St Peter’s Cathedral, Bremen
April 10, 2018
It was Good Friday, April 10, 1868, when Johannes Brahms first presented his completed German Requiem to the world in Bremen’s St Peter’s Cathedral. Using German texts in what had, up until then, been the Latin Requiem, it was to be his longest work. Among the music nobility present in Bremen for the 1868 premier was Clara Schumann.
Over the last 150 years, Bremen’s St Peter’s Cathedral has endured its share of ordeals. Miraculously, it did not suffer major structural damage in WWII as many nearby buildings did, but it did not escape misguided modernisation in the 1970s, which resulted in removing the platform in front of the organ from where Brahms directed his work for its 1868 premier. Its smaller replacement meant it was no longer capable of accommodating the orchestra and choir required for the work. Thus, for this week’s performance, the orchestra, choir and soloists, were relocated to the main altar, and performers were no longer able to take advantage of the acoustic benefits of performing from a higher location in the Romanesque-Gothic church.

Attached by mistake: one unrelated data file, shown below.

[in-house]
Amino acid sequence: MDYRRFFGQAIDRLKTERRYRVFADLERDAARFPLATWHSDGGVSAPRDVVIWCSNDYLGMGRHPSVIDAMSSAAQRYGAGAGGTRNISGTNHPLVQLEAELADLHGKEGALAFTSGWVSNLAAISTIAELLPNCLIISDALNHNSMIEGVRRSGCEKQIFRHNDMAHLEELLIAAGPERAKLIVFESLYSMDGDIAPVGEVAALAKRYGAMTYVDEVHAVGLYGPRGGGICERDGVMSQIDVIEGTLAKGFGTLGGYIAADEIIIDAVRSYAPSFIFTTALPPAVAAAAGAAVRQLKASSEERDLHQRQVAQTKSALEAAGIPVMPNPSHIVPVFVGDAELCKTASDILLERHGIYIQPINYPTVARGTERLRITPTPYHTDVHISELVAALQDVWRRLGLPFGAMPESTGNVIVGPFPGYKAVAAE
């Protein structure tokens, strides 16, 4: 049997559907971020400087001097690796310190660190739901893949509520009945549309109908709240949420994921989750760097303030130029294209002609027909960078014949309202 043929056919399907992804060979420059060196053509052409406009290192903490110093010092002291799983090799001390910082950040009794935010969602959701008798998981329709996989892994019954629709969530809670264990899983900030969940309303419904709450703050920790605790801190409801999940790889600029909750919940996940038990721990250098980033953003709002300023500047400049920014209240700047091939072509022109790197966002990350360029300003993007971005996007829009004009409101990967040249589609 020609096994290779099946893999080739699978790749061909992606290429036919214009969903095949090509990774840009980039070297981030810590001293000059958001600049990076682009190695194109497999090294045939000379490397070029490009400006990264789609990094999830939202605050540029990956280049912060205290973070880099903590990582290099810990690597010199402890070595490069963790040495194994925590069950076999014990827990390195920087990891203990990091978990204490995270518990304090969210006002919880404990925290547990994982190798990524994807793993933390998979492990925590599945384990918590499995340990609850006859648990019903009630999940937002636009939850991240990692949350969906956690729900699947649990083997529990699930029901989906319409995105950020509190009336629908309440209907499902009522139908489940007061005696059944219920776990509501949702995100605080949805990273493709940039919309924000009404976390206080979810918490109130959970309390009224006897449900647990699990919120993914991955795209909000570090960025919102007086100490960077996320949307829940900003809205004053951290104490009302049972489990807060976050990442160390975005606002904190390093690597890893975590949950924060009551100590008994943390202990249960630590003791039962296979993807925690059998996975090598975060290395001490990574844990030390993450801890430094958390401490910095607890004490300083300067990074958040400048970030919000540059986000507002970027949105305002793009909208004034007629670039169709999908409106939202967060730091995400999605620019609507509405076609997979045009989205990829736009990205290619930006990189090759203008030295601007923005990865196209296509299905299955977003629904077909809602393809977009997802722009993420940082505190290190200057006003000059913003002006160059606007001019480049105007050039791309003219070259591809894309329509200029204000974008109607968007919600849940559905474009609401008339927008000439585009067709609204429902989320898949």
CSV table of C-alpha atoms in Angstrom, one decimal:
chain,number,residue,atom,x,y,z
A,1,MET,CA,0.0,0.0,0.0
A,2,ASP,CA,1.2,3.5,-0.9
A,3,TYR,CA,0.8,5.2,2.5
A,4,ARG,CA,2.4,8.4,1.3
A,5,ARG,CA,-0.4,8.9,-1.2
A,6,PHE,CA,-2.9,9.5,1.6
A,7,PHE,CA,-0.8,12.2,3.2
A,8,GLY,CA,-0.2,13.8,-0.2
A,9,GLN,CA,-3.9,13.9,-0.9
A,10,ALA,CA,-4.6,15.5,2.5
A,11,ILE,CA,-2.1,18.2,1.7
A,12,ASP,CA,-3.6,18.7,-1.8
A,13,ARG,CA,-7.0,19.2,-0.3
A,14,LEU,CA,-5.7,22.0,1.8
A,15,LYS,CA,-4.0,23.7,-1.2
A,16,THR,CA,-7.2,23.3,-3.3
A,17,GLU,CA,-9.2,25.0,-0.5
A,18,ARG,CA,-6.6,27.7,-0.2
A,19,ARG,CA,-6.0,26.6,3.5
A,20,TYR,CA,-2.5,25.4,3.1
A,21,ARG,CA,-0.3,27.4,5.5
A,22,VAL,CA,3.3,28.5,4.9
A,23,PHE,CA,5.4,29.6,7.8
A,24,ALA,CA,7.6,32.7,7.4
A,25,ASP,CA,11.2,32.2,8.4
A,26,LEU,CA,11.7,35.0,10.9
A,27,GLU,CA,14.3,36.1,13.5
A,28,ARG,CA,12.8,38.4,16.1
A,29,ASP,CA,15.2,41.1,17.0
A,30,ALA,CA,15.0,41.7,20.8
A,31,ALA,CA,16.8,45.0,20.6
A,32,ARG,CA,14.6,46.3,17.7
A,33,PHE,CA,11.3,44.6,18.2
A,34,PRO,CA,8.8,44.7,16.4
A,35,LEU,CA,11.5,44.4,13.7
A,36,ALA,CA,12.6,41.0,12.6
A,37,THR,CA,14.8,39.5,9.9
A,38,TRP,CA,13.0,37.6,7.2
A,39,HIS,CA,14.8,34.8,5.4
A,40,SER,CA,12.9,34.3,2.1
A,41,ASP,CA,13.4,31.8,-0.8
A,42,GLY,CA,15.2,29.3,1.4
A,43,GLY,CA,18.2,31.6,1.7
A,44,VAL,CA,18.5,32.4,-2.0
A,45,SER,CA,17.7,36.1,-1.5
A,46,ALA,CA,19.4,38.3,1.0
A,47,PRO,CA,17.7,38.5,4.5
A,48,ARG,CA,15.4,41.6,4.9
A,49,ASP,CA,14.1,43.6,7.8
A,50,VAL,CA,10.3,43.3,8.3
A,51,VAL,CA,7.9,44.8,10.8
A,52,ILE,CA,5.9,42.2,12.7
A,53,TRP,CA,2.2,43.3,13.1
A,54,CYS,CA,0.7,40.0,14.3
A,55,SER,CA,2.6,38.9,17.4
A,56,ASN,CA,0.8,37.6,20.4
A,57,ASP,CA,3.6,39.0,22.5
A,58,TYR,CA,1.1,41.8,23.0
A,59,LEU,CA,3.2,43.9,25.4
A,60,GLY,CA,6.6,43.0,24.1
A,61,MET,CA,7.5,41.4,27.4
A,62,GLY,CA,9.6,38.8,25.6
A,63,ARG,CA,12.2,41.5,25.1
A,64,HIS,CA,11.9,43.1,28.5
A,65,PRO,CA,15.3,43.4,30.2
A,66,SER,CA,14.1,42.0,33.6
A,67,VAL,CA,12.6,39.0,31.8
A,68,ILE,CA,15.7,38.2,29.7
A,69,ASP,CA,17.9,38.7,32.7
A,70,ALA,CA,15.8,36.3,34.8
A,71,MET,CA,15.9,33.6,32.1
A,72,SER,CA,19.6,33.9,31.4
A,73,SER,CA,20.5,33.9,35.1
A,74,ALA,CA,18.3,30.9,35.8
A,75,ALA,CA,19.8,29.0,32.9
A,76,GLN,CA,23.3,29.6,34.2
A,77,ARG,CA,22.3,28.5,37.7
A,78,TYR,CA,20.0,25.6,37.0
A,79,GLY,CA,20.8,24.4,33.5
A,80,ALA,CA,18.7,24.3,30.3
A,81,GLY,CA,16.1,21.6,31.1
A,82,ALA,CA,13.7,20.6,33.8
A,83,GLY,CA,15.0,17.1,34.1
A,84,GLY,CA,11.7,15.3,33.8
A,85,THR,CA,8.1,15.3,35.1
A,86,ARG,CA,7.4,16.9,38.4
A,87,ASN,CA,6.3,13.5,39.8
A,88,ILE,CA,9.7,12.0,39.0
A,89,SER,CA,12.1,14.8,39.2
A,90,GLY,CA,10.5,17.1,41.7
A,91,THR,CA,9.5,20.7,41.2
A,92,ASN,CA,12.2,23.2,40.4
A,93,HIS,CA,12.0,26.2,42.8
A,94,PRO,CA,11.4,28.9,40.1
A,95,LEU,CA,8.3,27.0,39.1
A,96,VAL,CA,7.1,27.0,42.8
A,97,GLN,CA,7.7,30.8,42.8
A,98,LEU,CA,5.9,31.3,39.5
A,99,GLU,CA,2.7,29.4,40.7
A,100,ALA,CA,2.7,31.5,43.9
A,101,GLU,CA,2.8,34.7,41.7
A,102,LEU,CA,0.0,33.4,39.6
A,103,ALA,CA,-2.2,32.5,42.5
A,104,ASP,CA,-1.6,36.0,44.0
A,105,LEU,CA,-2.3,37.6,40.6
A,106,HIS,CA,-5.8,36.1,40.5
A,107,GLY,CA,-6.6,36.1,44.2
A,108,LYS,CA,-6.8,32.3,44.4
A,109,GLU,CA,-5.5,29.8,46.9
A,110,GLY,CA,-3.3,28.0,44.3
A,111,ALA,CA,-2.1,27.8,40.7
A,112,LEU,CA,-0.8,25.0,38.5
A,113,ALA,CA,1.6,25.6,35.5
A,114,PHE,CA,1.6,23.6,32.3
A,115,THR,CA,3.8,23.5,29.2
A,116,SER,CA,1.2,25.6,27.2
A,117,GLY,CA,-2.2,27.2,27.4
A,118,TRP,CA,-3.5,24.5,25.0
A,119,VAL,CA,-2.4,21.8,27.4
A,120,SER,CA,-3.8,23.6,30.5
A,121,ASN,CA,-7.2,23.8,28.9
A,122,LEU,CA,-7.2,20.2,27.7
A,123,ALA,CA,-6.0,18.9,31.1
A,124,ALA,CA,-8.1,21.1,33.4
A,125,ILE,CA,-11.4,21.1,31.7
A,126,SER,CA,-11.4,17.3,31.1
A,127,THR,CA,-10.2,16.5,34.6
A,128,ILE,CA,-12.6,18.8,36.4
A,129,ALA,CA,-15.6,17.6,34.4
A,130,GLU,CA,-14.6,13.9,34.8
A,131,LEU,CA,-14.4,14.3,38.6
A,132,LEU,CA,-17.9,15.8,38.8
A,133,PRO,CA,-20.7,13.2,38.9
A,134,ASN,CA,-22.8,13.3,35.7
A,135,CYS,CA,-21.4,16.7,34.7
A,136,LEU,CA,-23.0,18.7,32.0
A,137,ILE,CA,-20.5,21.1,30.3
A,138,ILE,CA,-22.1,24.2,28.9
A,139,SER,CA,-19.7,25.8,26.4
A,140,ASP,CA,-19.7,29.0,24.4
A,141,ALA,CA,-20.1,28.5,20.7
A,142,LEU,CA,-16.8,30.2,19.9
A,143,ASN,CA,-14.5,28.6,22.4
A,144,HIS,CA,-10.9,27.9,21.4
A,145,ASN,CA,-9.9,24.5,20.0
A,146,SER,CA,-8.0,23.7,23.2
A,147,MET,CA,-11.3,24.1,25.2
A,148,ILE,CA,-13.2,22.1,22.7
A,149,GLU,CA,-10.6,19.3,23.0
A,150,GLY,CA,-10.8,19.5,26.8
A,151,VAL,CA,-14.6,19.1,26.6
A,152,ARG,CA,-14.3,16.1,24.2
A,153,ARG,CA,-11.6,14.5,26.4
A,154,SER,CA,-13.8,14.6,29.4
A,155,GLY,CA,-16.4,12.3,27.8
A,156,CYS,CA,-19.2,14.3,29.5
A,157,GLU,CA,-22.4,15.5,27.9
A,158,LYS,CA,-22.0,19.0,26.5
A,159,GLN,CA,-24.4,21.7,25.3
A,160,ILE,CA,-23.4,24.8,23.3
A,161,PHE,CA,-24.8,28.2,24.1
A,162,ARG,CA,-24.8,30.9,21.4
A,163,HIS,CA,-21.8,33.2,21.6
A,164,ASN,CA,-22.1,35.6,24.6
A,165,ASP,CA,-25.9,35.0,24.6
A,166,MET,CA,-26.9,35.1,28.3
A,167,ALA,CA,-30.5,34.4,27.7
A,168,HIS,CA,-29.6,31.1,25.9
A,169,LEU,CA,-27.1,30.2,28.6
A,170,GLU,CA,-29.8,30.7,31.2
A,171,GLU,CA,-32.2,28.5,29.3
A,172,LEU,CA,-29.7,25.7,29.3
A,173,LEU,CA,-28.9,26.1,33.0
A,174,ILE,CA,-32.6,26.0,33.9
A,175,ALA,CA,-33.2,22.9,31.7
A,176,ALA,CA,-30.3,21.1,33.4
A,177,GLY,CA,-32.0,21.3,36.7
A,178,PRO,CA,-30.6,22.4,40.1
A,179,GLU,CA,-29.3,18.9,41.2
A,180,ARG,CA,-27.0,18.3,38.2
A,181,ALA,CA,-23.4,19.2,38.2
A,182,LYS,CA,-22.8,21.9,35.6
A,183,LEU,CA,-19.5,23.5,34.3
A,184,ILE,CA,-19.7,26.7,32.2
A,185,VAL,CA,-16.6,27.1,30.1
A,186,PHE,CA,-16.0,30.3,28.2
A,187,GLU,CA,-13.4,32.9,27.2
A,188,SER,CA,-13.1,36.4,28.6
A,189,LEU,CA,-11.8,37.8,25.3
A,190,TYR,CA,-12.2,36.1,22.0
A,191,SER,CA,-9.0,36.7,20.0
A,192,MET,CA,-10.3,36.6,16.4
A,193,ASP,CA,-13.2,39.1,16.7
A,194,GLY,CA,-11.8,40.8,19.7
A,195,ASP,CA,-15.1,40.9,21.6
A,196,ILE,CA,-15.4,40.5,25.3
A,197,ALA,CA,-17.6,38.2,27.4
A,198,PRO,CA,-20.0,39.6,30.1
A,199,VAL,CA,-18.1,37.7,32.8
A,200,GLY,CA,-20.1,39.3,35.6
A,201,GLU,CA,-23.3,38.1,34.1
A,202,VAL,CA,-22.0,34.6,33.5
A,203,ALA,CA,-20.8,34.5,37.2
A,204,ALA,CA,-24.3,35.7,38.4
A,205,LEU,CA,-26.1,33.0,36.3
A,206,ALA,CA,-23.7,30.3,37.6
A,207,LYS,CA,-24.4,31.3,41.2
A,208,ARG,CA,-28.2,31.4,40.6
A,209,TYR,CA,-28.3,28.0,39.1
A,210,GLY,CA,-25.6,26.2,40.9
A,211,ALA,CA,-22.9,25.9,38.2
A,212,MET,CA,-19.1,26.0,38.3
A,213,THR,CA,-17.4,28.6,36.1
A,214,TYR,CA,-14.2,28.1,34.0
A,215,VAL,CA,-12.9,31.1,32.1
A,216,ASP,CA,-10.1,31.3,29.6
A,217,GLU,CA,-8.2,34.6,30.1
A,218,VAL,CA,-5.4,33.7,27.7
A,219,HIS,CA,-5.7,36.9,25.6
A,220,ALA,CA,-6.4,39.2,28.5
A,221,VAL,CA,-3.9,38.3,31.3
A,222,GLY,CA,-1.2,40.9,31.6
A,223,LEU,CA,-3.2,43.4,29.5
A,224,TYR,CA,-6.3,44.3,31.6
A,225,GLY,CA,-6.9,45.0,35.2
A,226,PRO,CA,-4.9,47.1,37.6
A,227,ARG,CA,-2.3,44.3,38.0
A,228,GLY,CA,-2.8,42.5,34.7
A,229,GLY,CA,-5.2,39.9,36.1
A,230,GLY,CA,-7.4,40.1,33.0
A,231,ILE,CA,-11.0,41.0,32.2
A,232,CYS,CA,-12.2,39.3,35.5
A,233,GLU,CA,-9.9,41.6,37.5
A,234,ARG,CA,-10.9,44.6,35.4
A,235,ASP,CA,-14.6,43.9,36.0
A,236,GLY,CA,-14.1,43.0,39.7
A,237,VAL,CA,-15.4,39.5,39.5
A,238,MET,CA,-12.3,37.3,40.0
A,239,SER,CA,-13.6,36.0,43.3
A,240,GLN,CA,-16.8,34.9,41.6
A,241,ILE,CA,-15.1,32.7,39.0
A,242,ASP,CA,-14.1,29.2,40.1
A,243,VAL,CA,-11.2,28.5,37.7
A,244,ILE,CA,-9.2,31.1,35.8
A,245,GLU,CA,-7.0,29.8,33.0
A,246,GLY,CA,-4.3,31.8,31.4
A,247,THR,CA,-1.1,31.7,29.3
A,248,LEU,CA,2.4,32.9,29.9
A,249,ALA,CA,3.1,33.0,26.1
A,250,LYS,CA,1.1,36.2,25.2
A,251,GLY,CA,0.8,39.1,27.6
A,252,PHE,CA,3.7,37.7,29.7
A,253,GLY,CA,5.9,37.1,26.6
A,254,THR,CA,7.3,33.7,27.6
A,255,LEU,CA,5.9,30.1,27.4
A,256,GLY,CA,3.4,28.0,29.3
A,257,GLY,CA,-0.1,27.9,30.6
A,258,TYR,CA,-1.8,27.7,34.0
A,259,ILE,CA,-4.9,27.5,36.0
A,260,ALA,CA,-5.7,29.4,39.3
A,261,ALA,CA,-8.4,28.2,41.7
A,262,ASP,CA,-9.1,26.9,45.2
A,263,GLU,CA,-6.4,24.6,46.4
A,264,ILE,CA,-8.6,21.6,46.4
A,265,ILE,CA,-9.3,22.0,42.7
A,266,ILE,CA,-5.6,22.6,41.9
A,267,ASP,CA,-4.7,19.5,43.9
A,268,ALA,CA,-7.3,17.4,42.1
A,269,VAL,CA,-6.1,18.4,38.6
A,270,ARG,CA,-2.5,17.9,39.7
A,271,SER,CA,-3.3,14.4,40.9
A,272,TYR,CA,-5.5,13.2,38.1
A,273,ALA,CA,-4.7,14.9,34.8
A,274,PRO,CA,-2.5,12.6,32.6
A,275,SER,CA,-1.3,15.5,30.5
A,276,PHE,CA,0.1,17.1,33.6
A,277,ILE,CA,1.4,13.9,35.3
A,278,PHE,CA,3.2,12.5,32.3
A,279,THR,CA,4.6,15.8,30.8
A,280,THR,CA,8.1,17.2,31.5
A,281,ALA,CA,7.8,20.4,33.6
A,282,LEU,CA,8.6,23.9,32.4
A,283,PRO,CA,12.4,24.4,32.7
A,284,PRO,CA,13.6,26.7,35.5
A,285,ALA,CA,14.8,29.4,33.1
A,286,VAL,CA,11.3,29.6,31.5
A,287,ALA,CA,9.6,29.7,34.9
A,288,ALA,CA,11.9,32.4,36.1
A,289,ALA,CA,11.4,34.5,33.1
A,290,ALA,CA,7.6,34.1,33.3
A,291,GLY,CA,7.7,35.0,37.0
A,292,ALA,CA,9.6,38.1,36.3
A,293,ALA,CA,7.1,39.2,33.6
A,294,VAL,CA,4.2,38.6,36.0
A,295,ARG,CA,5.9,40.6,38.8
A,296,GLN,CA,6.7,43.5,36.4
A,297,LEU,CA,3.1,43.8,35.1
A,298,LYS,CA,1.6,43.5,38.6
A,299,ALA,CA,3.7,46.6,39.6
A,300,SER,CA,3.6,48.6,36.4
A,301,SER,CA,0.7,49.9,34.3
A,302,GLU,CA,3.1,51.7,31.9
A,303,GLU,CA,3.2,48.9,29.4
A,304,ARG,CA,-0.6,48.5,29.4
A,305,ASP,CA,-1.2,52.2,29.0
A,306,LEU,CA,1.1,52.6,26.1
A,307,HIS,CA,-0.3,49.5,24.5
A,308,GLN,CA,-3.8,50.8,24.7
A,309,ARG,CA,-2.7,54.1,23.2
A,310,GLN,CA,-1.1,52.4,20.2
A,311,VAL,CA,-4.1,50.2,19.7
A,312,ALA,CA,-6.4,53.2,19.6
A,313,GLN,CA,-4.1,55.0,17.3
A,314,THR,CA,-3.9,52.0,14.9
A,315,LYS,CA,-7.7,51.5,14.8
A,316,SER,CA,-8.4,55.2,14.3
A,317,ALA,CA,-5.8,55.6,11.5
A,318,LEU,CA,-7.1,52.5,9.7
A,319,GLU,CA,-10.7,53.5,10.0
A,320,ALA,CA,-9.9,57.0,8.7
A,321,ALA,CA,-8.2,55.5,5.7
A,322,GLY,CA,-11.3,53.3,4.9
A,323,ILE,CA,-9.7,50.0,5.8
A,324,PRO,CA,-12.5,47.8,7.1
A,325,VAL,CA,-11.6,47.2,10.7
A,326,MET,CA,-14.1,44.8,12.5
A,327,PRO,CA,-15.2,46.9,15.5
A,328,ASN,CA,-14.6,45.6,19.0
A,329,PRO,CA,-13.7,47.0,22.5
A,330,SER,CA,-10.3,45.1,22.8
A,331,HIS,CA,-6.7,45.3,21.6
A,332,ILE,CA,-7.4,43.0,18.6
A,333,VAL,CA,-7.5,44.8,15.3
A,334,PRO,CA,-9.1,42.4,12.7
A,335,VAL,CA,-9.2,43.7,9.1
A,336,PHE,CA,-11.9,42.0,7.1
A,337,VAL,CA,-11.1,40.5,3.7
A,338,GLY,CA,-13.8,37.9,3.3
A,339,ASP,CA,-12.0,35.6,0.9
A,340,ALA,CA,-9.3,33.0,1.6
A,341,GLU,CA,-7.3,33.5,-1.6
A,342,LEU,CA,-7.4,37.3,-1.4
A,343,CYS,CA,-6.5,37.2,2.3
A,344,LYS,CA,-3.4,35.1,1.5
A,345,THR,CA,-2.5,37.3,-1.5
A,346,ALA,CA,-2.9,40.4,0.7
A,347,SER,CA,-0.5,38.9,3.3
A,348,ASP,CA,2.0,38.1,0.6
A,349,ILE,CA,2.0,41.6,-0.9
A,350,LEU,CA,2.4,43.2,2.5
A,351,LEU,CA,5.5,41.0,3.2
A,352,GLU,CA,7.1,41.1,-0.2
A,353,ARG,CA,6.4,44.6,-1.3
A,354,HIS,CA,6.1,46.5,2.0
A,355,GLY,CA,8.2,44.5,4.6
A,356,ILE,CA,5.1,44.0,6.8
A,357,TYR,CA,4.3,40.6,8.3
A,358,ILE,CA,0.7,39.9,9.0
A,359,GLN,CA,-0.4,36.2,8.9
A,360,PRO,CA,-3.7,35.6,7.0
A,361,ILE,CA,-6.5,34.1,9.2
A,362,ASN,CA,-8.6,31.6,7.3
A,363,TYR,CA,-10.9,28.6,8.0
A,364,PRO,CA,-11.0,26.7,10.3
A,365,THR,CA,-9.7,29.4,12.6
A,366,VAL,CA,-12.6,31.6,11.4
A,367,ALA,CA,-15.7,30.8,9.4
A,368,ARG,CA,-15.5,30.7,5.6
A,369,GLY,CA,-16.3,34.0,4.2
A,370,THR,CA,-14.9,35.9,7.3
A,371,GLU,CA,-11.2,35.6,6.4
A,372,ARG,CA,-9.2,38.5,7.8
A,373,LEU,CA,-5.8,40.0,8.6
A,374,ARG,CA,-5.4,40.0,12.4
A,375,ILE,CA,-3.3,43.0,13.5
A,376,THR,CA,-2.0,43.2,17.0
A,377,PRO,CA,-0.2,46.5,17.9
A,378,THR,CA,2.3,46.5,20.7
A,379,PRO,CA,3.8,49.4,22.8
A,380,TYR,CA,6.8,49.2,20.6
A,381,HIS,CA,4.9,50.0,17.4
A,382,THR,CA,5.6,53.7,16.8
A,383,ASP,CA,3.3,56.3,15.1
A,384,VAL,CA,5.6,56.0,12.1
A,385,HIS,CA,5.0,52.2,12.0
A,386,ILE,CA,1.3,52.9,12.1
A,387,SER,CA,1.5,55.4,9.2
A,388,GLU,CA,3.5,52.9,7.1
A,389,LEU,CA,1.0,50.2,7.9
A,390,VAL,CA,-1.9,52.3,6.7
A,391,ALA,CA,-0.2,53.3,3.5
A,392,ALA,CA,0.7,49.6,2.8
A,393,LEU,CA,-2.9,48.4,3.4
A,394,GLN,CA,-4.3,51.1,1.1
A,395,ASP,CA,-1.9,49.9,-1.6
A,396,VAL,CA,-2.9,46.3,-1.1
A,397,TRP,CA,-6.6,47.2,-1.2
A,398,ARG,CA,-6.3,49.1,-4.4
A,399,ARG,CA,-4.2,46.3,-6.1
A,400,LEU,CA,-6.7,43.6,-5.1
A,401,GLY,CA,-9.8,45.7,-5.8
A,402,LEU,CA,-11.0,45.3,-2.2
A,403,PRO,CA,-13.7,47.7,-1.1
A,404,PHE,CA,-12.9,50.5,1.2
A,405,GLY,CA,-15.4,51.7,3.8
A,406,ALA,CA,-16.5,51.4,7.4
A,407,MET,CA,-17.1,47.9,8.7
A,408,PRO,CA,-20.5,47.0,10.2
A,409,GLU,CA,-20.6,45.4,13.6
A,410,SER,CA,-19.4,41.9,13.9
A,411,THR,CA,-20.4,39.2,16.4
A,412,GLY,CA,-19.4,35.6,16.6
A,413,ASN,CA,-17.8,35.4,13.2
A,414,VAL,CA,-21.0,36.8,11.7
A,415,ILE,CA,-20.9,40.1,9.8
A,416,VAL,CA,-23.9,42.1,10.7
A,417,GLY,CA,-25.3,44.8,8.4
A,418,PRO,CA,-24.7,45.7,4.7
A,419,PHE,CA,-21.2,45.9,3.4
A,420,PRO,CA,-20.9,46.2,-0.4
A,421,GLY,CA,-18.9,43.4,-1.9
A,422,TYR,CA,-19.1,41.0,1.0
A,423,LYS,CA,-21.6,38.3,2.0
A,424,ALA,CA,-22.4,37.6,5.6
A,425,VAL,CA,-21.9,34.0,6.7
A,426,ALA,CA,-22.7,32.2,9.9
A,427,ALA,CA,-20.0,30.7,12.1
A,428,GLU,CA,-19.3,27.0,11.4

Paavo Järvi conducts the Deutsche Kammerphilharmonie Bremen and the Latvian State Choir in Brahms’ A German Requiem. Photo © Julia Baier
Paavo Järvi conducted this performance. Artistic Director of the Deutsche Kammerphilharmonie Bremen since 2004, he is currently midway through a longer Brahms project with the ensemble. Järvi’s direction was solid. While his initial tempi were fast, they eventually settled to reveal a musical arch that linked the requiem’s seven movements.
Deutsche Kammerphilharmonie’s proficient string section provided a foundation for strong ensemble playing, though they were let down at times by shaky intonation in the winds. The latter was particularly noticeable in the sustained opening passages and the final chords of the serene last movement.
This work’s compositional weaknesses are found in the vocal writing, where – notably – the choir and solo soprano passages sit awkwardly. The Latvian State Choir managed many of these hurdles admirably, sustaining a legato line throughout. The ensemble had a brighter sound than most German choirs in this work. However, reticent diction at times meant texts were incomprehensible, and consonants not sung together created an annoying ricochet effect in some passages.
By contrast, German bass-baritone Matthias Goerne – synonymous with this work – displayed clarity in his diction, although his sound was, at times, tight. Soprano Valentina Farca also managed the notoriously tricky passages well.
Throughout the work, Järvi’s leadership demonstrated how interwoven the seven movements are. When the choir sang the final “Selig sind die Toten, die in dem Herrn sterben, von nun an” (Blessed are the dead who die in the Lord from henceforth), tranquillity descended on St Peter’s Cathedral. After the last chord sounded, Järvi remained motionless, and the audience refrained from applauding for close to ten seconds, allowing everyone present to linger a little longer in the last ethereal chords of Brahms’ German Requiem.